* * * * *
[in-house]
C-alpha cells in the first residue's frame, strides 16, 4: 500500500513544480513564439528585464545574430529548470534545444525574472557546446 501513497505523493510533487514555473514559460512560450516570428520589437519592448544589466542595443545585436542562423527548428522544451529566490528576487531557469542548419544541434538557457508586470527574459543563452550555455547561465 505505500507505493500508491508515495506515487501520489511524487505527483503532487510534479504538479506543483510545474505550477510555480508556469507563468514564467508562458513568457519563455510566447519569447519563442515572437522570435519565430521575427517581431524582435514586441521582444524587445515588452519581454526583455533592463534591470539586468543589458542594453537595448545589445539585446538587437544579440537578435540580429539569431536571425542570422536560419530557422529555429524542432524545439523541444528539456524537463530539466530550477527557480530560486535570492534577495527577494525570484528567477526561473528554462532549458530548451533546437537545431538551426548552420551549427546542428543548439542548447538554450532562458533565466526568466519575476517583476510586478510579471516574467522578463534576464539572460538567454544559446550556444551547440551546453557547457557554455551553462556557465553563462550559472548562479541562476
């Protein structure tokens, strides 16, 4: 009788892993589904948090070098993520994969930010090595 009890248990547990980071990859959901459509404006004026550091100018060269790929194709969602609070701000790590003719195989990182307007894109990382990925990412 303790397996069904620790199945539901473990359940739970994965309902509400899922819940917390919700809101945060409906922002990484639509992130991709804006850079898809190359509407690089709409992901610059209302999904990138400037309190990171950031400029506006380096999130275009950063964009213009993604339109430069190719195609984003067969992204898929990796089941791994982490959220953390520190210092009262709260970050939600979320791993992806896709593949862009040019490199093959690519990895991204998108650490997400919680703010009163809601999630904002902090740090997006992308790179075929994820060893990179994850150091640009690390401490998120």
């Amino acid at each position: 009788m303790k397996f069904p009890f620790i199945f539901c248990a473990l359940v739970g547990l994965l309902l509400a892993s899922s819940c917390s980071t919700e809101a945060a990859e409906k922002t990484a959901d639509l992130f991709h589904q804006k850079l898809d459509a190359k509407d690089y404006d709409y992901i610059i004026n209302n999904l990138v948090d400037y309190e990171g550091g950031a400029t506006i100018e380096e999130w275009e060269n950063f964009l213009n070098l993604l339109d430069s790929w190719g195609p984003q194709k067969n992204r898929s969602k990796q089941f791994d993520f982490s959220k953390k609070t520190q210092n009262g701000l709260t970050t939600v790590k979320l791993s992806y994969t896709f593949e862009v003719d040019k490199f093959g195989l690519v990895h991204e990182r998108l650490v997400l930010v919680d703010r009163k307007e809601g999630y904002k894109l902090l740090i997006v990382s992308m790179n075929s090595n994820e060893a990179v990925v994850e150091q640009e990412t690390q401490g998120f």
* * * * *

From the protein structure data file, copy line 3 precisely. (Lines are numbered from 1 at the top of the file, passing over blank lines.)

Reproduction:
């Protein structure tokens, strides 16, 4: 009788892993589904948090070098993520994969930010090595 009890248990547990980071990859959901459509404006004026550091100018060269790929194709969602609070701000790590003719195989990182307007894109990382990925990412 303790397996069904620790199945539901473990359940739970994965309902509400899922819940917390919700809101945060409906922002990484639509992130991709804006850079898809190359509407690089709409992901610059209302999904990138400037309190990171950031400029506006380096999130275009950063964009213009993604339109430069190719195609984003067969992204898929990796089941791994982490959220953390520190210092009262709260970050939600979320791993992806896709593949862009040019490199093959690519990895991204998108650490997400919680703010009163809601999630904002902090740090997006992308790179075929994820060893990179994850150091640009690390401490998120």